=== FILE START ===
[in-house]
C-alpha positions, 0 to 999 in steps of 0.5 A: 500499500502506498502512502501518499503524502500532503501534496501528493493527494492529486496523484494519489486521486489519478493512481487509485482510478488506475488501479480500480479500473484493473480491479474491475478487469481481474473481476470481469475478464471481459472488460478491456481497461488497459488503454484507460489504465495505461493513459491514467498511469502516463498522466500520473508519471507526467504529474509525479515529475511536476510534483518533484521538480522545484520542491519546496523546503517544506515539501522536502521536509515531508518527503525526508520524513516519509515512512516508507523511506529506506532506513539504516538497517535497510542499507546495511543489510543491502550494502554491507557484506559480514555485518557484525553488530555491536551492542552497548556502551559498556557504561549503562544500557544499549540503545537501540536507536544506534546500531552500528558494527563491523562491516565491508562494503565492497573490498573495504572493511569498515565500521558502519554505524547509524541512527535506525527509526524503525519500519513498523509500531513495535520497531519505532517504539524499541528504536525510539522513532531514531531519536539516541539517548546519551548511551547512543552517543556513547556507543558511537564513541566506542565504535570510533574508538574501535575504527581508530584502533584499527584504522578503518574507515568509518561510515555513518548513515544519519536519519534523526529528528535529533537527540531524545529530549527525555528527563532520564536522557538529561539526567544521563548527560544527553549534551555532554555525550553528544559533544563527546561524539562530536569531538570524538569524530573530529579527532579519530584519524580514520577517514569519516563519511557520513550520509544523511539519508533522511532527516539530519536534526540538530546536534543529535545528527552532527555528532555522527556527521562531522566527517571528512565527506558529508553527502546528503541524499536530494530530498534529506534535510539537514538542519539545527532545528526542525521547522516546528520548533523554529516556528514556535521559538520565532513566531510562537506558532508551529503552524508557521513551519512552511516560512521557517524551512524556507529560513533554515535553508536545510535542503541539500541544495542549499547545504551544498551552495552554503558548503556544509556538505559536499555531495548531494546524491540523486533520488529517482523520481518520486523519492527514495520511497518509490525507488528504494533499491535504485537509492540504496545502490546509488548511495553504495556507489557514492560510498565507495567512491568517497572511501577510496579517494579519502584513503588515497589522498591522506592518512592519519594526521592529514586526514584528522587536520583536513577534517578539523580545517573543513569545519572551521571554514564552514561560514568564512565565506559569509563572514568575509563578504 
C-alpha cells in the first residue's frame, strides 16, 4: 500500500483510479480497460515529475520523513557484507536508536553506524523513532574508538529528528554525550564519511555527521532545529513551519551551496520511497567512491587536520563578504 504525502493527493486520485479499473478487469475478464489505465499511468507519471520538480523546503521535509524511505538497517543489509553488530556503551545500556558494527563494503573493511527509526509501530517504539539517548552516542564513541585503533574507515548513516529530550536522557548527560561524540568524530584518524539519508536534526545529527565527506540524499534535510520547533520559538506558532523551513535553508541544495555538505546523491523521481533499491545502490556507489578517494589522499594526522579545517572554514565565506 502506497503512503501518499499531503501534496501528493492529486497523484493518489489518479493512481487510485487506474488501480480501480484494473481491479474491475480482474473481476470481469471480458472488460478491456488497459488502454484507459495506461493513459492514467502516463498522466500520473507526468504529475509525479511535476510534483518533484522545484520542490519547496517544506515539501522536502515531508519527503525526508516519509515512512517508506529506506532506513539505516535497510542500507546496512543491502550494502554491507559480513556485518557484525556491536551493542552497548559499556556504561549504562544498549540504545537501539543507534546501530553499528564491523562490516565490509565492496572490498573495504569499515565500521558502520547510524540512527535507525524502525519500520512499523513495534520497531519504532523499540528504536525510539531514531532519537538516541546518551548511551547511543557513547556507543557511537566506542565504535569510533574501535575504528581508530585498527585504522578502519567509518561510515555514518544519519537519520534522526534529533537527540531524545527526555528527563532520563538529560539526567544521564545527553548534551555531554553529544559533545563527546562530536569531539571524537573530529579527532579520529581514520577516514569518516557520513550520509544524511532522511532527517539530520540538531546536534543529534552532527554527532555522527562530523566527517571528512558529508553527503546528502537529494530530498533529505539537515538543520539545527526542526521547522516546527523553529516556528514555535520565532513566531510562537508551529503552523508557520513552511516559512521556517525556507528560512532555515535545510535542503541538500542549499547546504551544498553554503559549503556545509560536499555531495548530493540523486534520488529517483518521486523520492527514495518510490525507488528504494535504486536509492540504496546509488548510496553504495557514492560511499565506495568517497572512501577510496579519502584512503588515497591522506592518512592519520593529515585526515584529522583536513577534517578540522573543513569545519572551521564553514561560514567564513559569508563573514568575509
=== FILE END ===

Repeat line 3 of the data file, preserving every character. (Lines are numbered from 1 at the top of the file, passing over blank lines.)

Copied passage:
C-alpha cells in the first residue's frame, strides 16, 4: 500500500483510479480497460515529475520523513557484507536508536553506524523513532574508538529528528554525550564519511555527521532545529513551519551551496520511497567512491587536520563578504 504525502493527493486520485479499473478487469475478464489505465499511468507519471520538480523546503521535509524511505538497517543489509553488530556503551545500556558494527563494503573493511527509526509501530517504539539517548552516542564513541585503533574507515548513516529530550536522557548527560561524540568524530584518524539519508536534526545529527565527506540524499534535510520547533520559538506558532523551513535553508541544495555538505546523491523521481533499491545502490556507489578517494589522499594526522579545517572554514565565506 502506497503512503501518499499531503501534496501528493492529486497523484493518489489518479493512481487510485487506474488501480480501480484494473481491479474491475480482474473481476470481469471480458472488460478491456488497459488502454484507459495506461493513459492514467502516463498522466500520473507526468504529475509525479511535476510534483518533484522545484520542490519547496517544506515539501522536502515531508519527503525526508516519509515512512517508506529506506532506513539505516535497510542500507546496512543491502550494502554491507559480513556485518557484525556491536551493542552497548559499556556504561549504562544498549540504545537501539543507534546501530553499528564491523562490516565490509565492496572490498573495504569499515565500521558502520547510524540512527535507525524502525519500520512499523513495534520497531519504532523499540528504536525510539531514531532519537538516541546518551548511551547511543557513547556507543557511537566506542565504535569510533574501535575504528581508530585498527585504522578502519567509518561510515555514518544519519537519520534522526534529533537527540531524545527526555528527563532520563538529560539526567544521564545527553548534551555531554553529544559533545563527546562530536569531539571524537573530529579527532579520529581514520577516514569518516557520513550520509544524511532522511532527517539530520540538531546536534543529534552532527554527532555522527562530523566527517571528512558529508553527503546528502537529494530530498533529505539537515538543520539545527526542526521547522516546527523553529516556528514555535520565532513566531510562537508551529503552523508557520513552511516559512521556517525556507528560512532555515535545510535542503541538500542549499547546504551544498553554503559549503556545509560536499555531495548530493540523486534520488529517483518521486523520492527514495518510490525507488528504494535504486536509492540504496546509488548510496553504495557514492560511499565506495568517497572512501577510496579519502584512503588515497591522506592518512592519520593529515585526515584529522583536513577534517578540522573543513569545519572551521564553514561560514567564513559569508563573514568575509